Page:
Who said professional football was dead? Besides NFL commissioner Roger Goodell and the National Football League Players Association?
Everyone (I think) knows all about the Tulsa Talons and the Arena Football League. If not, why are you reading a sports column?
Many Tulsans are less familiar with the Oklahoma Thunder. Our semi-pro football team pre-dates the OKC basketball Thunder. They are also more successful having won three championships in three seasons with an undefeated 40-0 record during the stretch.
"The Thunder came into the WFL (World Football League) like a tsunami," said Sam Harbin. "It was exciting to be a part of a new team, new league and watch them crush everyone these past three years."
Harbin is not the superstar quarterback. He is not a hulking linebacker roaming the field. He does not call the plays from the sidelines. Strength and conditioning is not his forte.
Harbin calls play-by-play for the Thunder online. He is the voice of the team.
"Now we are in the GDFL (Gridiron Developmental Football League) with the same drive and focus we had in the WFL," he said.
The semi-pro football concept is interesting. The players and coaches obviously have the game ingrained in their core. Just because their college career is over and the NFL did not come knocking, why stop playing the game they love?
But what makes an IT specialist by day turn to the mike at night? Oh by the way Harbin also dabbles in announcing for the Bishop Kelley Junior Comets, 7th-9th grade, JV and some varsity if needed.
"I've always loved football, watched Monday night and ESPN a lot, but while listening to a game on the radio I heard Chuck Cooperstein call a game," Harbin said. "He made it sound like you were there and I love that. I knew I could do it. I just had to find the opportunity. It's not as easy to get into as one would think. I've also found out not everyone can do it."
The Nathan Hale graduate hopes his experience leads to a fulltime gig in sports. He landed the Thunder job through a church acquaintance. The Bishop Kelley position was earned through simply talking about sports at work. Someone overheard his conversation about the Thunder and he was in the door.
Now the work begins. He has the chops. When you hear him call a game, there is no doubt his voice translates. There is no color commentator when he does the broadcasts. Everything you hear is all Harbin, all the time.
"The hardest part of the job would be the leg work. You have to get info on your opponent," Harbin said. "You have to have something to fill space during time outs, injuries and halftime. On television they have the stats and stories available so there isn't really any downtime, but semi-pro is so different because there isn't a huge following. You have to call or email coaches or others on their staff to get their rosters and their star players' stats."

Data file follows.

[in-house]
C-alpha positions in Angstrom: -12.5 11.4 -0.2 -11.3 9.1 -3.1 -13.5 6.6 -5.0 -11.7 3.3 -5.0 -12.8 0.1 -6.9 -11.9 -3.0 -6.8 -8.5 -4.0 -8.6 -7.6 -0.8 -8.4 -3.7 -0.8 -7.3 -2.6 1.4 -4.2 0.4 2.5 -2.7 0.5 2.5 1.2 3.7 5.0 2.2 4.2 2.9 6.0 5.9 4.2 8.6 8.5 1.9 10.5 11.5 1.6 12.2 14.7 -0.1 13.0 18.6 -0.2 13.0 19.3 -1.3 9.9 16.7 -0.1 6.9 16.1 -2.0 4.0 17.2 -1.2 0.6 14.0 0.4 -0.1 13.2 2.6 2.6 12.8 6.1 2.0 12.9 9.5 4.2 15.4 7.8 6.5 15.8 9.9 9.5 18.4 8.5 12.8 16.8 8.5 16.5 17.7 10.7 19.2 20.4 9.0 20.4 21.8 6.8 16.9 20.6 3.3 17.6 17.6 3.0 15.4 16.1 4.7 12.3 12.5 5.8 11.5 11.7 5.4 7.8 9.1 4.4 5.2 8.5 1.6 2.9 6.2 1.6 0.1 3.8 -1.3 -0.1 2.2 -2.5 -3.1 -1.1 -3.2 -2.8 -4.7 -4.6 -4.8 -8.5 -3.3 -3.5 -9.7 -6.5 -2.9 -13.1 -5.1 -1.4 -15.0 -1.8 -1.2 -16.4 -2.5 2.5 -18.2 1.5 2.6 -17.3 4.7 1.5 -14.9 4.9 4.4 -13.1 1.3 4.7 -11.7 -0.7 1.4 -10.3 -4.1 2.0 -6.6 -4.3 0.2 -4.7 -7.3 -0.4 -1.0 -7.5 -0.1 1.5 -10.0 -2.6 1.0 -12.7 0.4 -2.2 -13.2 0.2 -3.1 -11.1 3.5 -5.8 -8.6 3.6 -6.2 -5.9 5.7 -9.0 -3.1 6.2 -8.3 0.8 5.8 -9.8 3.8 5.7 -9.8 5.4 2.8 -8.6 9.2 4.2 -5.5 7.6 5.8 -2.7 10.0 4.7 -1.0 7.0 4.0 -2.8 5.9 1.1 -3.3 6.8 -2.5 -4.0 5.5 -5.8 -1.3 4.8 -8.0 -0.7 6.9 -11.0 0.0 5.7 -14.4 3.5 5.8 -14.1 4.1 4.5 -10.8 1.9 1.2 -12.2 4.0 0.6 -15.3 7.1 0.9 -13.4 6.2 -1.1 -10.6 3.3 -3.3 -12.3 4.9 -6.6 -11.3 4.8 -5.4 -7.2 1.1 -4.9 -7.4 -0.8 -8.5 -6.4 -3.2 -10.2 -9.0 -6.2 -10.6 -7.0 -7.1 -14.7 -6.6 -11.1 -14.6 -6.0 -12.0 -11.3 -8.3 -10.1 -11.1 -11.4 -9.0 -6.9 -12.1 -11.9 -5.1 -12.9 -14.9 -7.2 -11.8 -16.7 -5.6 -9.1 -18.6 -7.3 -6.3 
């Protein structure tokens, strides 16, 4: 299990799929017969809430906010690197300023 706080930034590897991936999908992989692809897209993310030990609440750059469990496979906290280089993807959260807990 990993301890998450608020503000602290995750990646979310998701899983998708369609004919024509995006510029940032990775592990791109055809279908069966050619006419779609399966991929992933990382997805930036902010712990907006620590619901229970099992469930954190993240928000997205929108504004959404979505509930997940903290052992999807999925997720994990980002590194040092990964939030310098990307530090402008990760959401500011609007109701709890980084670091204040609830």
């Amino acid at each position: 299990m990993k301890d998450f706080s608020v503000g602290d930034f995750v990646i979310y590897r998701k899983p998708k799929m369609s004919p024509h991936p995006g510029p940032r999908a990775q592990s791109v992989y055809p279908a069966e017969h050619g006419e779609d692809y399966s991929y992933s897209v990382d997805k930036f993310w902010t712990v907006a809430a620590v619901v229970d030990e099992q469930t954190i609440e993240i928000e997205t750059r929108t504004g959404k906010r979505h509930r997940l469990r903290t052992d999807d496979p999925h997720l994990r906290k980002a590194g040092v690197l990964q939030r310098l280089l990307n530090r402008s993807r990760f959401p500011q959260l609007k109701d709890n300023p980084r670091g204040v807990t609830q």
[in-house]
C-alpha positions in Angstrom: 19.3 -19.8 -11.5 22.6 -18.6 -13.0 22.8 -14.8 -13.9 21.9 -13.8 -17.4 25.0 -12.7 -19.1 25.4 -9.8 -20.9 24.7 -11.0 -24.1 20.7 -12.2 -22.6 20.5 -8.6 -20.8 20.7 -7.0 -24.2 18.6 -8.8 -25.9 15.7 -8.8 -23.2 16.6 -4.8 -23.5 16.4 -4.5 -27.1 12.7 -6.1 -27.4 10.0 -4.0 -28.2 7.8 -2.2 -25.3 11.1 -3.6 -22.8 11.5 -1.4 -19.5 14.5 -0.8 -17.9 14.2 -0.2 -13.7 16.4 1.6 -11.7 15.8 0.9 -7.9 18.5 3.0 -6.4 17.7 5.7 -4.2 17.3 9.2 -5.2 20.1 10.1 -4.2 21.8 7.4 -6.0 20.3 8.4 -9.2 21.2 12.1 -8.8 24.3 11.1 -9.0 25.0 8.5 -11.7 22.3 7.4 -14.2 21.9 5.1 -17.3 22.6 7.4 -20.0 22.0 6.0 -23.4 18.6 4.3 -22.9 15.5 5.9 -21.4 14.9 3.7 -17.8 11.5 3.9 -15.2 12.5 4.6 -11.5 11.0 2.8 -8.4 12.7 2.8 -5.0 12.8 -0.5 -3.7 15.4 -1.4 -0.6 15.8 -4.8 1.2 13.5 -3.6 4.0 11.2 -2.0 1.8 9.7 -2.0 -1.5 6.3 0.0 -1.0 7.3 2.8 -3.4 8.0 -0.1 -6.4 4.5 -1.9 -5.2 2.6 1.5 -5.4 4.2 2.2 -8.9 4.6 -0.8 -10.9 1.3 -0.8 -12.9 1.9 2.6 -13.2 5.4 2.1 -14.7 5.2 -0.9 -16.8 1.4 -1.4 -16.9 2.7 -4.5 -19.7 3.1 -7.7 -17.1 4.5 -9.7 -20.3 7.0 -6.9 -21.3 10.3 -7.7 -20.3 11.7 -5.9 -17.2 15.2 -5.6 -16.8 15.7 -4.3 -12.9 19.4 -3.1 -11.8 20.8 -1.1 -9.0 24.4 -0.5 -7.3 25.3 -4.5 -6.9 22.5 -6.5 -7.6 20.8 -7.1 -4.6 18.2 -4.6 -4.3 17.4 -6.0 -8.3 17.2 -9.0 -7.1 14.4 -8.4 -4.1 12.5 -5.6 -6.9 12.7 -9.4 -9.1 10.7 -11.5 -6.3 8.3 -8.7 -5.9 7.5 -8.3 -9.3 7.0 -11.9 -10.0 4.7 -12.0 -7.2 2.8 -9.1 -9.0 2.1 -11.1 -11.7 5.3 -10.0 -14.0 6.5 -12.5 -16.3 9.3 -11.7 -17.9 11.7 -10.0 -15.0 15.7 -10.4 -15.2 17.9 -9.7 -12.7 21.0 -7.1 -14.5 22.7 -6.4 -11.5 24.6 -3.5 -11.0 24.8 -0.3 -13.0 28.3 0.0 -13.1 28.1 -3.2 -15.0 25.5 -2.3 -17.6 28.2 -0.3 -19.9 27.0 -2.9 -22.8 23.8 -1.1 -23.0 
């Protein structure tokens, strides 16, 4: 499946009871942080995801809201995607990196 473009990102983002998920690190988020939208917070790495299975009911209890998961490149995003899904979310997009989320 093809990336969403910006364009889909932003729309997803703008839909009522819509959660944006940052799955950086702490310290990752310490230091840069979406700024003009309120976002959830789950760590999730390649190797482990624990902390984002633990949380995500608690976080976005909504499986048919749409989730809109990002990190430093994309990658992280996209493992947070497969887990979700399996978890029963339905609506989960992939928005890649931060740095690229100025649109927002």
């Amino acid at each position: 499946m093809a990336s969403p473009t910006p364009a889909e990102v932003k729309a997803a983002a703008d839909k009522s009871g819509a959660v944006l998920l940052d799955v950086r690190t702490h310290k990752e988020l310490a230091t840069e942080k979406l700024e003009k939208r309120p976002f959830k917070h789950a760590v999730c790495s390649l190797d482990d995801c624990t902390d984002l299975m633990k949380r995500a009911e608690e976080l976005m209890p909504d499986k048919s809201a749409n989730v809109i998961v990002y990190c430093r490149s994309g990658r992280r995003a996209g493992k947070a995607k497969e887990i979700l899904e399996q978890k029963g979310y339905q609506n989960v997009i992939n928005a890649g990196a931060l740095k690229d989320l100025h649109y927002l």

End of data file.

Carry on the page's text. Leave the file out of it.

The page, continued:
He is no Marv Albert or Gus Johnson yet. Information Technology pays the bills. However, he would not trade his "hobby" in.
"I'm doing something I enjoy and like they say if you do what you like then it's not considered work," he said. "I get to go to different cities and stadiums. When the Thunder won their first World Bowl it was held in Shreveport, La., where the Liberty Bowl is played. I was able to tour the press box and see all the different offices and had my own room to call the game."
The old guard in Tulsa sports will one day pass the torch or die on the job. Maybe they will see fit to give Harbin a turn. He would be up to the challenge. Visit oklahomathunder.net for team information. Visit blogtalkradio.com and search for Oklahoma Thunder to hear the games live or after the fact.
If all else fails maybe Harbin can be the announcer for the Professional Bull Riders. Probably not but that is as smooth a transition as you will get today.
The PBR's nationally-televised Built Ford Tough Series will return to the BOK Center on Aug. 12-13. All 40 riders will ride on Friday and Saturday. Forget Angry Birds, what about Angry Bulls?
Homebred Okies include top 10-ranked riders L.J. Jenkins of Porum, Austin Meier of Kinta, and Ryan McConnel of Atoka.
"Tulsa is definitely one of the events that I want to win every year," Meier said. "The events in Oklahoma are special because it is nice to know that all your family and friends can be there rooting for you in person instead of watching on TV."
Tulsa will be the 21st stop on the nationally-televised series. The 29 stops included 23 states. The season began at Madison Square Garden, and culminates Oct. 26-30 in Las Vegas.
That's right, Tulsa splitting the Big Apple and Sin City. The Vegas-based Finals is where the 2011 PBR World Champion will be crowned and awarded the $1 million Built Ford Tough bonus.
Sounds like a rumble headed our way.
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